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Abstract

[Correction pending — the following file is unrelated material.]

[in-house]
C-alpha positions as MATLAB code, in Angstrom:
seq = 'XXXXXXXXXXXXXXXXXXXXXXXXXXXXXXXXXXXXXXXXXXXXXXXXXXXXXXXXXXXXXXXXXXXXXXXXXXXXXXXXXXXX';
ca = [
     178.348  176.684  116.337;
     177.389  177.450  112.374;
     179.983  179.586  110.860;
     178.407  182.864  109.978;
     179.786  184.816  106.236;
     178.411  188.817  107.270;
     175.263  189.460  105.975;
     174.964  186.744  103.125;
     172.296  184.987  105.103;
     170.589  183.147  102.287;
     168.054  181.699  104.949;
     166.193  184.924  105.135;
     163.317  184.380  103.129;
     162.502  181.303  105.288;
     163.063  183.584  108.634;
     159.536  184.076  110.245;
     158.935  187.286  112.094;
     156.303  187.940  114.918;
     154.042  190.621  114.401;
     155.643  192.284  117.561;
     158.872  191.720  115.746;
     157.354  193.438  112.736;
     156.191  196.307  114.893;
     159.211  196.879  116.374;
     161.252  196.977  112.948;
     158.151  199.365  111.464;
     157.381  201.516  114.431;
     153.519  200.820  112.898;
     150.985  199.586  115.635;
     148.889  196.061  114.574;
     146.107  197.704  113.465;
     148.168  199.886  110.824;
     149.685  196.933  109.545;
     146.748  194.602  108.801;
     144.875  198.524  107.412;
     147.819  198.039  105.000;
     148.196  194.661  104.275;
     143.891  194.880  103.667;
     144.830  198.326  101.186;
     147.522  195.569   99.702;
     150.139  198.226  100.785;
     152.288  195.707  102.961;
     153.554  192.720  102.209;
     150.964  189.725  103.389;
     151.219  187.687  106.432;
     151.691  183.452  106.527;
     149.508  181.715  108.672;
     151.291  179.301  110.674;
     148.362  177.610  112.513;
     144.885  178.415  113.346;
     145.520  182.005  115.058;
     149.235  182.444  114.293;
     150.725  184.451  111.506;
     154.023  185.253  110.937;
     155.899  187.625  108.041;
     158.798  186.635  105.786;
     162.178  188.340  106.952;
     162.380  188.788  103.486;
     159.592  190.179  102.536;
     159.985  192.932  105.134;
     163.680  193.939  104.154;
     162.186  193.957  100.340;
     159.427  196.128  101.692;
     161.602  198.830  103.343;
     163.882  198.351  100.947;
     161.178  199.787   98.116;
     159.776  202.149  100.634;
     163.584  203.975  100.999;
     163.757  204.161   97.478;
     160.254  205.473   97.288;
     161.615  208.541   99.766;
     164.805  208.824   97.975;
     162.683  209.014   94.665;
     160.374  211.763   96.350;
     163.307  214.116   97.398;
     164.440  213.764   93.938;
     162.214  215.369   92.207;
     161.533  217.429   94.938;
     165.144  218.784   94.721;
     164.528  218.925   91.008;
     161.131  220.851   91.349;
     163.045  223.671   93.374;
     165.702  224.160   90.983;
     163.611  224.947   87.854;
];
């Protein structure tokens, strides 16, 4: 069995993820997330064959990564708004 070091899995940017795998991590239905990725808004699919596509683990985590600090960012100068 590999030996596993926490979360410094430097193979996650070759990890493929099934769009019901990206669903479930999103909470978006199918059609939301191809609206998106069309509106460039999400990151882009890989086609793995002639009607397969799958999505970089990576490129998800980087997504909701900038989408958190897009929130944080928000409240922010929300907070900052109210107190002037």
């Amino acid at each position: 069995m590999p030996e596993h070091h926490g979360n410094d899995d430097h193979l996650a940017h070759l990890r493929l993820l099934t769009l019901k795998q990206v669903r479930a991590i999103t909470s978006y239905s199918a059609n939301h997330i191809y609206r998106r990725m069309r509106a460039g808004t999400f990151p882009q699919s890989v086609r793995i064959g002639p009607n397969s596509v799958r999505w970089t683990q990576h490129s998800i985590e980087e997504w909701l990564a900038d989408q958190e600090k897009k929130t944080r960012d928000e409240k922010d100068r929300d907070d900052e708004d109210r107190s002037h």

This paper measures childhood poverty in the United States and classifies it into three degrees based on different durations – persistent poverty, chronic transient poverty, and non-chronic transient poverty – using the Panel Study of Income Dynamics (PSID) data and actual poverty thresholds in the United States. Then I examine the enduring influences of different types of childhood poverty on future performance, including academic achievement, income, and criminal behavior, utilizing OLS and logistic models as well as Mincer wage functions. The regression results show that childhood poverty has a negative impact on schooling years and earnings. Living in poverty increases the likelihood of committing criminal behavior. In addition, longer spells of childhood poverty, especially persistent poverty, are shown to have stronger enduring influences compared with other types of childhood poverty. Meanwhile, while no prior studies examine the impact of short-term childhood poverty, this study shows that even short a duration of childhood poverty (non-chronic transient poverty) is associated with shorter school years completed and a higher risk of committing crime. However, it has no significant impact on adult earnings.

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